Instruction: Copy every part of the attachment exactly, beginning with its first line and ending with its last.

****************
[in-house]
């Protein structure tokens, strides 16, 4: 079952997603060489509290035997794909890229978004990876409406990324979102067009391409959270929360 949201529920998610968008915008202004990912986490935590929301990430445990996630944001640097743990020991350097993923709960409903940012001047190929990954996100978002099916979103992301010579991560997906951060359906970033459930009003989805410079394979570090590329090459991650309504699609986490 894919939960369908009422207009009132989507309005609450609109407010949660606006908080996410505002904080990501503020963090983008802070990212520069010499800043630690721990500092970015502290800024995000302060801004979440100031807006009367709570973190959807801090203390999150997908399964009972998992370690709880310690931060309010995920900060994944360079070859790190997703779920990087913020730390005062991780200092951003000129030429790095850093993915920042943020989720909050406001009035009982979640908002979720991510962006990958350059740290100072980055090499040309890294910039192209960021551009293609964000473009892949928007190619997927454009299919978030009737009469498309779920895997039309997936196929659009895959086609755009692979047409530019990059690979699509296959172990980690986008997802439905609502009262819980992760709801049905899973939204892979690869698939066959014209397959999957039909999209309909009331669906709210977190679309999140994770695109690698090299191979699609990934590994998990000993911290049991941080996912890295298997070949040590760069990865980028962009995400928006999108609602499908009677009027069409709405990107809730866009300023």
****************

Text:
[in-house]
């Protein structure tokens, strides 16, 4: 079952997603060489509290035997794909890229978004990876409406990324979102067009391409959270929360 949201529920998610968008915008202004990912986490935590929301990430445990996630944001640097743990020991350097993923709960409903940012001047190929990954996100978002099916979103992301010579991560997906951060359906970033459930009003989805410079394979570090590329090459991650309504699609986490 894919939960369908009422207009009132989507309005609450609109407010949660606006908080996410505002904080990501503020963090983008802070990212520069010499800043630690721990500092970015502290800024995000302060801004979440100031807006009367709570973190959807801090203390999150997908399964009972998992370690709880310690931060309010995920900060994944360079070859790190997703779920990087913020730390005062991780200092951003000129030429790095850093993915920042943020989720909050406001009035009982979640908002979720991510962006990958350059740290100072980055090499040309890294910039192209960021551009293609964000473009892949928007190619997927454009299919978030009737009469498309779920895997039309997936196929659009895959086609755009692979047409530019990059690979699509296959172990980690986008997802439905609502009262819980992760709801049905899973939204892979690869698939066959014209397959999957039909999209309909009331669906709210977190679309999140994770695109690698090299191979699609990934590994998990000993911290049991941080996912890295298997070949040590760069990865980028962009995400928006999108609602499908009677009027069409709405990107809730866009300023």